It is getting harder and harder to avoid the commercially produced and imported food products we encounter in every supermarket around the globe.
I arrived to Fethiye by small boat (a small city on the southern district of Turkey) and taxied to the nearby organic market. It was easy to find after I was advised by a local in Göcek where to go. Otherwise I had so many conflicting information about the markets.
Walking along the river, the tents were a clear sign that the market was on. Trying to research the markets in Turkey is not as easy as it should be. Many markets are for the locals and not well advertised for foreigners.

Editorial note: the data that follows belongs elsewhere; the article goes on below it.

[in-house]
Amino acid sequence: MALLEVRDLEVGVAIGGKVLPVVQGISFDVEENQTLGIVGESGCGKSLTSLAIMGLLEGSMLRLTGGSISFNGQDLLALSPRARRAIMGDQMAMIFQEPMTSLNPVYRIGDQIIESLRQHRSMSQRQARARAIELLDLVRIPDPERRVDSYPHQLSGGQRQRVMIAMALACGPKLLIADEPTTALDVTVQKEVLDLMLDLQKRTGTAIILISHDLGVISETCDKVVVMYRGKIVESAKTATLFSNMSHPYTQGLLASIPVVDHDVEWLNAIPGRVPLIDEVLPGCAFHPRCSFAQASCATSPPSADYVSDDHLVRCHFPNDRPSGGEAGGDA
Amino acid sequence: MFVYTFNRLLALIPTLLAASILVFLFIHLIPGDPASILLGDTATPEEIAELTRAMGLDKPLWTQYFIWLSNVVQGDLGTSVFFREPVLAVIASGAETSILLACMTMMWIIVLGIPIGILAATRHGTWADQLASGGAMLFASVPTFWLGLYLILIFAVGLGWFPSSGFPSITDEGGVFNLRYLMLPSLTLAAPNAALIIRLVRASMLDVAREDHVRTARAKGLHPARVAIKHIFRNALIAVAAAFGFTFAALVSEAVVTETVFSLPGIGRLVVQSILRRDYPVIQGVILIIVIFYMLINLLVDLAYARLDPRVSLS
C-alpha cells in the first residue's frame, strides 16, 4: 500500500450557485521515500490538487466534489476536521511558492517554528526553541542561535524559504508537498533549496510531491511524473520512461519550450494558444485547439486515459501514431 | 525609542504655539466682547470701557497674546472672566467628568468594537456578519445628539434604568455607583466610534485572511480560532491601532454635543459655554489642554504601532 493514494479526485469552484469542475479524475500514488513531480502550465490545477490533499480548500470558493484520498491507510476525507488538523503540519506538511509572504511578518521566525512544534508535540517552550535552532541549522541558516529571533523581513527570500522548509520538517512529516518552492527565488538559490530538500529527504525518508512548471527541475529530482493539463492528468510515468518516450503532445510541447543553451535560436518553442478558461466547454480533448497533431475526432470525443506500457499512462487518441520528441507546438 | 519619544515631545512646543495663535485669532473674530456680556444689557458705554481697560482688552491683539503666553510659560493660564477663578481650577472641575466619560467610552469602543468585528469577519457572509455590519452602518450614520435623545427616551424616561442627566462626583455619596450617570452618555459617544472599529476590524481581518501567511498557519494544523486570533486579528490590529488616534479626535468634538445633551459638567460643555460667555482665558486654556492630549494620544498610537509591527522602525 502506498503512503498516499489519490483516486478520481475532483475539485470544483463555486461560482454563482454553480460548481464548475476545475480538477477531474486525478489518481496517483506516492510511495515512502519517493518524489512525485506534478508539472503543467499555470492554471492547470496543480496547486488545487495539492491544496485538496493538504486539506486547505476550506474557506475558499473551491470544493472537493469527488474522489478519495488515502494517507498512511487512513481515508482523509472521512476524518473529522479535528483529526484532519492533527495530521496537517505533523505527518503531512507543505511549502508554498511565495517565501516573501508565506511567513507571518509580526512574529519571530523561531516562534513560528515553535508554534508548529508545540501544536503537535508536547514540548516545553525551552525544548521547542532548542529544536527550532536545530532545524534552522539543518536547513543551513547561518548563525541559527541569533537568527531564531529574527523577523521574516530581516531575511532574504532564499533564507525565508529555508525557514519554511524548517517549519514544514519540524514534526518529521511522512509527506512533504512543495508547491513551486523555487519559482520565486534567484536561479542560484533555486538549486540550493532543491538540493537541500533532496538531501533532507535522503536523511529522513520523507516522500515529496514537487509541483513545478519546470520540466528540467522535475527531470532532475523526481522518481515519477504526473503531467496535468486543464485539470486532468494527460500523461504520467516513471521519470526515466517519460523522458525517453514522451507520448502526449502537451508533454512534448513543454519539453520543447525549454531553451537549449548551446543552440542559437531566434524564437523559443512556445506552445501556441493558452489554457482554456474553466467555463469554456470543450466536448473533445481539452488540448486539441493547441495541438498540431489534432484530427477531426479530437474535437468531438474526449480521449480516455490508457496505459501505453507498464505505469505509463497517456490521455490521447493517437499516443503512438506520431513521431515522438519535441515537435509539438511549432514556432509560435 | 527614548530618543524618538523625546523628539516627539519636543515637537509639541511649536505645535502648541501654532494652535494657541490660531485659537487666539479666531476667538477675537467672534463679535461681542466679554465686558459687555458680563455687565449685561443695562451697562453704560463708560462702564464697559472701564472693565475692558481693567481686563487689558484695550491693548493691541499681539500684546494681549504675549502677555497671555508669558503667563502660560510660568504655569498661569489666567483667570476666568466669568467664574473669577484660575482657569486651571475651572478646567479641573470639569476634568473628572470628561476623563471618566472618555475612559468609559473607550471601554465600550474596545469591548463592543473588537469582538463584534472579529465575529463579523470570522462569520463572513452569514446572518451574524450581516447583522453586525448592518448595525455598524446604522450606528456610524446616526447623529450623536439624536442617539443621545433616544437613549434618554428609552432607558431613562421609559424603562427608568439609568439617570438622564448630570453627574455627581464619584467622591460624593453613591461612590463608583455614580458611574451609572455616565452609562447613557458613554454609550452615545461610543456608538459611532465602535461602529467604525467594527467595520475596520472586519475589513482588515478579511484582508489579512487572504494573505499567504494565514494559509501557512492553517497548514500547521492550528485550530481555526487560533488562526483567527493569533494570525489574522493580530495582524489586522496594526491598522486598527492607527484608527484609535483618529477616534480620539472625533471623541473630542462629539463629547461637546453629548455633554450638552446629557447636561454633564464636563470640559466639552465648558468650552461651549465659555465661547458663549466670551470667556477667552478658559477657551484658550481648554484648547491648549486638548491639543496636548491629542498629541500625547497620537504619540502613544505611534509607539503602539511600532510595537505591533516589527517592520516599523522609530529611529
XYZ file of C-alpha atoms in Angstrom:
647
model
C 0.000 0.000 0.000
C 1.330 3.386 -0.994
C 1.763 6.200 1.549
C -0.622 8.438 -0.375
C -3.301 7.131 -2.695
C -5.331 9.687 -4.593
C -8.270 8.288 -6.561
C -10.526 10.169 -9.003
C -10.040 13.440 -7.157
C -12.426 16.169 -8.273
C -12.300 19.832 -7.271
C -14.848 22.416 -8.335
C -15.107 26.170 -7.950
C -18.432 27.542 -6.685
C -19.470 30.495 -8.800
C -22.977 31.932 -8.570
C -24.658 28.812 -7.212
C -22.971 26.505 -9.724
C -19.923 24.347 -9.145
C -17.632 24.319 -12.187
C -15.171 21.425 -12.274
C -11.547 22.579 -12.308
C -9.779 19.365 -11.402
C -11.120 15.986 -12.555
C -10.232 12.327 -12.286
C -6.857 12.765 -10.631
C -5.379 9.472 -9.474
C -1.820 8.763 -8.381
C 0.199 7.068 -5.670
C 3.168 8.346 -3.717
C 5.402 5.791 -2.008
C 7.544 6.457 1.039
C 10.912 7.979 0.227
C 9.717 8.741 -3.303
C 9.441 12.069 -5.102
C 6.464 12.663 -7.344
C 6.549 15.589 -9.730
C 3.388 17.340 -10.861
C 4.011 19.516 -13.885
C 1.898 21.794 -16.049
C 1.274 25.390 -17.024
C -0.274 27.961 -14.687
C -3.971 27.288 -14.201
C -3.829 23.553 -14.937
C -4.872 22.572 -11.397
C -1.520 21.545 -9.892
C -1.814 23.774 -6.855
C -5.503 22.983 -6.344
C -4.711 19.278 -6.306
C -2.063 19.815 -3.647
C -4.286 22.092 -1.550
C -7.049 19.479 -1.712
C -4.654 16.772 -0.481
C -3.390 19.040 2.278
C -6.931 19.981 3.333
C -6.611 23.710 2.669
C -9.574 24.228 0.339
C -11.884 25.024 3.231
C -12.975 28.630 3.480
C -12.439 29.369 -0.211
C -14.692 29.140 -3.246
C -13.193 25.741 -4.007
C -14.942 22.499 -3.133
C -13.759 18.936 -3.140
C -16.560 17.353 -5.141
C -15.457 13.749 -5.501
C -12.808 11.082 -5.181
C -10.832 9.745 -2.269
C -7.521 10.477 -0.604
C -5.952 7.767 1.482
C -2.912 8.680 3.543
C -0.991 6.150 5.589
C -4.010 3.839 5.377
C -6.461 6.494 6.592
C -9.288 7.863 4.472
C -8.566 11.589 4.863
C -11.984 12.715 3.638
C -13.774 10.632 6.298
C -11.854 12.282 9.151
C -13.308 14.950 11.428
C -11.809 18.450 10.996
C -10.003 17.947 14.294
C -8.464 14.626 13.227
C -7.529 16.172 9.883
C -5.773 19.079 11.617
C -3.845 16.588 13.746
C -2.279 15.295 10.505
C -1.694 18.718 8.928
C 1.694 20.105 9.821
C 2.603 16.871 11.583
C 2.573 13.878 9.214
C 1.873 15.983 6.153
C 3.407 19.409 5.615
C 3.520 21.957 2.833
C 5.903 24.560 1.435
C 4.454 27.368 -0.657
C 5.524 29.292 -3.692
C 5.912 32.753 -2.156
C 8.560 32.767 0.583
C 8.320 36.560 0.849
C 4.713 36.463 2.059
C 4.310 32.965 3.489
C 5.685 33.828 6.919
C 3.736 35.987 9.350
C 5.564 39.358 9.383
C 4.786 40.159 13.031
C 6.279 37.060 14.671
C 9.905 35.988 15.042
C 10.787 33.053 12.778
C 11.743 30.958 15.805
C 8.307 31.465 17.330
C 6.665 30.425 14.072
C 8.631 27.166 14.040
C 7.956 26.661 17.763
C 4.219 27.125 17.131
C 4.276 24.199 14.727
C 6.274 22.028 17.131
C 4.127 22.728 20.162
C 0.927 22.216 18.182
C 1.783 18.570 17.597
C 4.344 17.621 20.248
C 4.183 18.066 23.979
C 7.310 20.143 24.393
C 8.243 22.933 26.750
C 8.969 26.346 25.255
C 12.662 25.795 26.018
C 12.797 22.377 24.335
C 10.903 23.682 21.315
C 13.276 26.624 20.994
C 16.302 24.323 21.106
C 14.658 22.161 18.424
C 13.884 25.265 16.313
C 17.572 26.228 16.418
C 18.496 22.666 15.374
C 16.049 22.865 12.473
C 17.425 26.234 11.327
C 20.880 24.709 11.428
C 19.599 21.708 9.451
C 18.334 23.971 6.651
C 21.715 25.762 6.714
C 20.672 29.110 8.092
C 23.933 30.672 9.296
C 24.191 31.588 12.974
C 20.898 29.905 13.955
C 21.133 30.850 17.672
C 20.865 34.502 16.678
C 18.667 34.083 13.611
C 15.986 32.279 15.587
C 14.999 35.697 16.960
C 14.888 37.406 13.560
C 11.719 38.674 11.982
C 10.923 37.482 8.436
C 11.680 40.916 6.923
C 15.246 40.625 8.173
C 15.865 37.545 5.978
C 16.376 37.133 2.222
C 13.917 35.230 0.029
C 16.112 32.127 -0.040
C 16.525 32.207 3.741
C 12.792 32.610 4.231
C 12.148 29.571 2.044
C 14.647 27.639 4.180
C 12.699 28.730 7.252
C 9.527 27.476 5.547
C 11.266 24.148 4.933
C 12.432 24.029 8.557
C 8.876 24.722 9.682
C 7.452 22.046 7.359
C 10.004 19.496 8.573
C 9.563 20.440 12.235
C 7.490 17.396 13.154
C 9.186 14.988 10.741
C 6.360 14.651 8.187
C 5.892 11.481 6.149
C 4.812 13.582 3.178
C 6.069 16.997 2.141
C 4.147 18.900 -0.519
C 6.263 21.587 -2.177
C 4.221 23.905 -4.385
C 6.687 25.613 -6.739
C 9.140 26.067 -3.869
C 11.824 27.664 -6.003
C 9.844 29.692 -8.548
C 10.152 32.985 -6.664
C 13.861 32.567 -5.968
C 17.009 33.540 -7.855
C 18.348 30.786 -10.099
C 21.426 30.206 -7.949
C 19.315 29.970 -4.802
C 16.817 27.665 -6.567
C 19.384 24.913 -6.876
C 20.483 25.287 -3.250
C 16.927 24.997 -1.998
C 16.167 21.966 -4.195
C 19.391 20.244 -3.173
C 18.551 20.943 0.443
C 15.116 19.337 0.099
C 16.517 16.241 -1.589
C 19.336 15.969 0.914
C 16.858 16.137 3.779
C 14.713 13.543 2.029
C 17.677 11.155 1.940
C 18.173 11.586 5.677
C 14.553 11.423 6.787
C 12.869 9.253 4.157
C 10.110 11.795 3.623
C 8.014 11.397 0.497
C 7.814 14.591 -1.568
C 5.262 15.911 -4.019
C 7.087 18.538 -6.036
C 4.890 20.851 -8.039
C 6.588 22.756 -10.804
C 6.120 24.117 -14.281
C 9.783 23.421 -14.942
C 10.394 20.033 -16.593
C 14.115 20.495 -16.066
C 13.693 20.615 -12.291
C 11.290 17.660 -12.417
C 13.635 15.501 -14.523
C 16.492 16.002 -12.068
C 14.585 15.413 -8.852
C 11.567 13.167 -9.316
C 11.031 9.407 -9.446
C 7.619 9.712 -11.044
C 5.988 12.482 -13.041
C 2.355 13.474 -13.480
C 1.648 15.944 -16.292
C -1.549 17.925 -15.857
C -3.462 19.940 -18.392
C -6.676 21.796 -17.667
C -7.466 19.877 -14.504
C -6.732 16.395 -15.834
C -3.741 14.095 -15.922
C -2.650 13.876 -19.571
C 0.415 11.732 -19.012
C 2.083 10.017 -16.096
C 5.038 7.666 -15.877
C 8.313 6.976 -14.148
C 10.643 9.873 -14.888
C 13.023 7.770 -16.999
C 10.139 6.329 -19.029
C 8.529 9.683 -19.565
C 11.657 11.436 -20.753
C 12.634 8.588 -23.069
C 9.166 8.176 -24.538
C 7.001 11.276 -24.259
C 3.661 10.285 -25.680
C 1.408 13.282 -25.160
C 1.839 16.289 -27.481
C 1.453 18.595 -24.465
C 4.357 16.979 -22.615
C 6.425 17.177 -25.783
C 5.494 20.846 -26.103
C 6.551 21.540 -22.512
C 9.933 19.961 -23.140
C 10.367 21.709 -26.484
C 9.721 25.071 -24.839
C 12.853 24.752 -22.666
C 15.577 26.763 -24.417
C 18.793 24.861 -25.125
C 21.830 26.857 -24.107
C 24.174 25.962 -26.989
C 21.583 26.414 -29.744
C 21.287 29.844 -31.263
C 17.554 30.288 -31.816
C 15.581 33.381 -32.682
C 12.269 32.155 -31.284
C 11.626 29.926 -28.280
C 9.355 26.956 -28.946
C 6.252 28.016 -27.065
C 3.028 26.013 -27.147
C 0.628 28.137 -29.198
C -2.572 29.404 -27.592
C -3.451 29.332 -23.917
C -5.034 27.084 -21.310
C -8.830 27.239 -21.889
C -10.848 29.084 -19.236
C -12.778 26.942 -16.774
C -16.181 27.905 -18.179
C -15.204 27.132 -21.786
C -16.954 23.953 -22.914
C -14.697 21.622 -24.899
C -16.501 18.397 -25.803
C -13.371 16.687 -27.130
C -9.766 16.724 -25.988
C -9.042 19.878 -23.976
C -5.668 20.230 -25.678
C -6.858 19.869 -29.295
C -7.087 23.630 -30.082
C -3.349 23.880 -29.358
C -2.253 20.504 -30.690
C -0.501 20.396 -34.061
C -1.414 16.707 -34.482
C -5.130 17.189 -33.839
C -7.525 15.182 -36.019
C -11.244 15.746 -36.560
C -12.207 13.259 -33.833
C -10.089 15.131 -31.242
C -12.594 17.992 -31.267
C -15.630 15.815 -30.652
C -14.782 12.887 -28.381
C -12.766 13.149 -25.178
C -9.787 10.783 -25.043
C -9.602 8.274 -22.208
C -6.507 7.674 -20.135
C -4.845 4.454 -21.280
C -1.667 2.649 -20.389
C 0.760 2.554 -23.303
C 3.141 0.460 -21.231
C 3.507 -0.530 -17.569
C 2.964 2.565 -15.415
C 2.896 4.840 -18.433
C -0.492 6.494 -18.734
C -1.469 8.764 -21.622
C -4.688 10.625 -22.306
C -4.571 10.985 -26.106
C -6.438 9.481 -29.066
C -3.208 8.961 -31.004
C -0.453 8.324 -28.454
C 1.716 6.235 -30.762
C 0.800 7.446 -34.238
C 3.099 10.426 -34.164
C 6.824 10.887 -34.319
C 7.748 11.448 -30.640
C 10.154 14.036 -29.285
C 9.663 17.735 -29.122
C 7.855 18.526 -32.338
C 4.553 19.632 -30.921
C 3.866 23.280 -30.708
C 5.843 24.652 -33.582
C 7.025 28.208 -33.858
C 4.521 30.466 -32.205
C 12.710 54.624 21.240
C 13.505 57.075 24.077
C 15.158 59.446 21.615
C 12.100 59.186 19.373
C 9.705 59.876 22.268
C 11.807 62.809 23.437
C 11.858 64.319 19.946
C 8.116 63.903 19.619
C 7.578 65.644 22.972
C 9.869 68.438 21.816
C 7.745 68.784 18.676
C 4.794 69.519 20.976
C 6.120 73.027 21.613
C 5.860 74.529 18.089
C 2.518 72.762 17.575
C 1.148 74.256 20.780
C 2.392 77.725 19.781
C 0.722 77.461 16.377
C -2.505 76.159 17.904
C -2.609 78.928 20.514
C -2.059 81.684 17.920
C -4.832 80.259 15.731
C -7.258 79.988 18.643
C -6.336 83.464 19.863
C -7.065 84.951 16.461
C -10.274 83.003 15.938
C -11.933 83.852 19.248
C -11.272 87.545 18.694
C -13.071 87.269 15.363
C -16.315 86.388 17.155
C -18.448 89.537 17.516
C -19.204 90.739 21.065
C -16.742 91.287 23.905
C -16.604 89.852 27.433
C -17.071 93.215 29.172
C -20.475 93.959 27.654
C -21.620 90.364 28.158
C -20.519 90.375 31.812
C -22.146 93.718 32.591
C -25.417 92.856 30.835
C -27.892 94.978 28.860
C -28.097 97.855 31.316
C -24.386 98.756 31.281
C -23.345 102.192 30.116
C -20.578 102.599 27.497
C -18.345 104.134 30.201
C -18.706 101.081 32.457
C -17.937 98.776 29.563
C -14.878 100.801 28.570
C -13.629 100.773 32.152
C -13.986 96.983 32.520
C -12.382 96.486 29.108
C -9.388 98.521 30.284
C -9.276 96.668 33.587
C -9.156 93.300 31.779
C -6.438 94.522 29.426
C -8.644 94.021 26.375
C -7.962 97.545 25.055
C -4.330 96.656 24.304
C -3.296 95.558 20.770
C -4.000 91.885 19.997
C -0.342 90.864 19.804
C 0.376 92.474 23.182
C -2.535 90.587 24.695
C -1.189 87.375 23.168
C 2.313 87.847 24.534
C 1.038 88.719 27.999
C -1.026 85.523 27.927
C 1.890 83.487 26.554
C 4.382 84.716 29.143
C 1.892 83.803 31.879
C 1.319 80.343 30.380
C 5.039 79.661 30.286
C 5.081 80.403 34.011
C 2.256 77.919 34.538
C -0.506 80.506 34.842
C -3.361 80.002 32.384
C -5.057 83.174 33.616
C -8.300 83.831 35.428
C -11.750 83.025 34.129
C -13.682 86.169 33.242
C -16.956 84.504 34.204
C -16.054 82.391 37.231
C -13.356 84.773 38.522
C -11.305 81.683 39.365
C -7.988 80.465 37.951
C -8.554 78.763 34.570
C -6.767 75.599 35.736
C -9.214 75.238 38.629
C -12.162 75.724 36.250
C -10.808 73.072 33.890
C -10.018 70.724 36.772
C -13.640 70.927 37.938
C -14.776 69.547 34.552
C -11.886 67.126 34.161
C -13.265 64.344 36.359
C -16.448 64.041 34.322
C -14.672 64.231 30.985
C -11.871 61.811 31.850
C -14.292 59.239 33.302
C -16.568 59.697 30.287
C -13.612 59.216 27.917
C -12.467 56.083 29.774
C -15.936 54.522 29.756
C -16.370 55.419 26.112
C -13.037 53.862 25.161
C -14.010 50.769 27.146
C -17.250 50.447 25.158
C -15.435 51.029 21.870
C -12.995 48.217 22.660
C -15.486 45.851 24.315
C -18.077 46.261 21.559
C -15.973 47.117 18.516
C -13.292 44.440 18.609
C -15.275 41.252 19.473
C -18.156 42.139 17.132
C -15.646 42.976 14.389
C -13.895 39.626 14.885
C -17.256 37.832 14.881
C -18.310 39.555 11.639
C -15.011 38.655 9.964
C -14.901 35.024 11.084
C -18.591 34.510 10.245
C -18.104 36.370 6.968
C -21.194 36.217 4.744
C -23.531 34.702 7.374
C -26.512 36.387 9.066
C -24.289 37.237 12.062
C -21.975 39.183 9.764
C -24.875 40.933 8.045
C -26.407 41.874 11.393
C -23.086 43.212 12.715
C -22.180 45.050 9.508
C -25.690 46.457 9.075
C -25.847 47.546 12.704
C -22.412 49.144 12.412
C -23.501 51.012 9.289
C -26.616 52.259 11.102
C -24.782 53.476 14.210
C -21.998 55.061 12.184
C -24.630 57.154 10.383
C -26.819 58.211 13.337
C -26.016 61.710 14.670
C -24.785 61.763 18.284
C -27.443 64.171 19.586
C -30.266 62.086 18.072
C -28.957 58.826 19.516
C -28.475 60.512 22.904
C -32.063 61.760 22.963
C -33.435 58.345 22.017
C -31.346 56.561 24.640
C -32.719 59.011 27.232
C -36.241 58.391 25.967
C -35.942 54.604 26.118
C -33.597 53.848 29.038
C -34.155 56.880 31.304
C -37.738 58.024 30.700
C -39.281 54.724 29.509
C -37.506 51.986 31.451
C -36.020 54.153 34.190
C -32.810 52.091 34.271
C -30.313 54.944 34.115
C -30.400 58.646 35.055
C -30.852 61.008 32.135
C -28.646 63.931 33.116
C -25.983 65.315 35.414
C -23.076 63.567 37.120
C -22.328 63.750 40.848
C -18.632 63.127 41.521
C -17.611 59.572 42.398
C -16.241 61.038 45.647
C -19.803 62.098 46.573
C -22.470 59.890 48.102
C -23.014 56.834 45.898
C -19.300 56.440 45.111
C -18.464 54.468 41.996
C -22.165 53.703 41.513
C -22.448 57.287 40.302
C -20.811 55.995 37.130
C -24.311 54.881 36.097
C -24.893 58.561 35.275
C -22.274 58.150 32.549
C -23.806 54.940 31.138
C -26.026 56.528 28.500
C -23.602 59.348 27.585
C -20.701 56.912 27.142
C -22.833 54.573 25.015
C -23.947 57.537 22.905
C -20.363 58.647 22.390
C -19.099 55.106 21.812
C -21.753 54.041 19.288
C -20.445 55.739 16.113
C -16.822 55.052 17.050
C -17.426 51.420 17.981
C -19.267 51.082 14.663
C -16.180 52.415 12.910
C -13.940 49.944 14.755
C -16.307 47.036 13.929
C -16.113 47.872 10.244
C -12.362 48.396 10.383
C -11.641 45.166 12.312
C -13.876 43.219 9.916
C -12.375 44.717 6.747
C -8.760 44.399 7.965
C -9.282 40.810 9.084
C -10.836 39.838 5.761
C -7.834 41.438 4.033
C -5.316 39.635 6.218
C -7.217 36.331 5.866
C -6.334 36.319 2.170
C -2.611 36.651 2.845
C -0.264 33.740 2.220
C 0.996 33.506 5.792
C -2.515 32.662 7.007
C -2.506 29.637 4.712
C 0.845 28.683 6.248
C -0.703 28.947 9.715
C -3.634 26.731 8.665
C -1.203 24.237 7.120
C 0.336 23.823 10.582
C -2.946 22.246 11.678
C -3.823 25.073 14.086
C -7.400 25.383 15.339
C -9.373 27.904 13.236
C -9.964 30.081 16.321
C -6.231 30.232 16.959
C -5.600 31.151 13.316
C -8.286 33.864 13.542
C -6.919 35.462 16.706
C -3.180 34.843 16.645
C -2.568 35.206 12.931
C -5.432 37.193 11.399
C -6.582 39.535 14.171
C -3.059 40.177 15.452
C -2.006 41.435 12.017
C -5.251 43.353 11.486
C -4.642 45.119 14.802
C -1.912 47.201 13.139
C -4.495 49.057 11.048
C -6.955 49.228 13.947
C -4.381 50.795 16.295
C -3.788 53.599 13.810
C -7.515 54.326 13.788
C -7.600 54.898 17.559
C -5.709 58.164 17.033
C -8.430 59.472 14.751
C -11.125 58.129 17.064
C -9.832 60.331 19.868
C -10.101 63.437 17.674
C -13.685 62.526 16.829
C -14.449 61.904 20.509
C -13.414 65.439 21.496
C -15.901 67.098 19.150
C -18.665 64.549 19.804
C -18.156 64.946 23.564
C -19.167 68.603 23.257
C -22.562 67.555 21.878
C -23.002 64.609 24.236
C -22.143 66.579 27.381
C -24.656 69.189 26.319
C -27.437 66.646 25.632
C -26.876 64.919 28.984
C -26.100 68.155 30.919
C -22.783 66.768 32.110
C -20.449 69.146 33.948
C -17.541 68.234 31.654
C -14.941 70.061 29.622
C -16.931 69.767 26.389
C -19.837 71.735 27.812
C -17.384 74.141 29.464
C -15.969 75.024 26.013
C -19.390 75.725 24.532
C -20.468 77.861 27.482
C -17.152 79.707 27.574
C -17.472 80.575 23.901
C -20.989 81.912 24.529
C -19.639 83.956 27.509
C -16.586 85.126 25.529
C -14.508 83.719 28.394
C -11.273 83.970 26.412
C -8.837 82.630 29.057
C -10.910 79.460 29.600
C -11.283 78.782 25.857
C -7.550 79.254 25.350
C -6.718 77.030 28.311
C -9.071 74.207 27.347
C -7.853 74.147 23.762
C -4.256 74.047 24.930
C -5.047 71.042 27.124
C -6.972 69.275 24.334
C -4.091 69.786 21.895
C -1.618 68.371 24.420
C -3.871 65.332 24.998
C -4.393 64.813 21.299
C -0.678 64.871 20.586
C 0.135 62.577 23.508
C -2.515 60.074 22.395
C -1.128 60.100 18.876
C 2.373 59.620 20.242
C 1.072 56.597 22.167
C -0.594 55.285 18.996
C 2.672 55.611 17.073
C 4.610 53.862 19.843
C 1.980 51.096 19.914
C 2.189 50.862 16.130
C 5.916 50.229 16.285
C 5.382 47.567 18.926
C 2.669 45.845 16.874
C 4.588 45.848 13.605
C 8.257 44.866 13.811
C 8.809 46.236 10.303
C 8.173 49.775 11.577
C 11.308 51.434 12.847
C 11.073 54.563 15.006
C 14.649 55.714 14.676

I walked across a small bridge, and I was into the action. Cruising the market for one and a half hours it was kilometers long, I was fascinated by the pureness/quality and reasonable prices of the local produce. I don’t think there was a single imported vegetable, I was in awe.
It is a very positive sign when local produce is so fresh, yet so inexpensive giving a good foundation for the locals to fee their families. Turkey is a country that has a rich history and excellent agriculture and sustainability. It is a place where women do the “mans work” and they don’t flinch when they do it.
I didn’t feel alone or alienated (given the political mood) and I was the only foreigner in the market. The vendors all smiled and were more than friendly. In fact is customary to pick a grape and “test it” to see if it meets your satisfaction, while in most markets you would get scolded.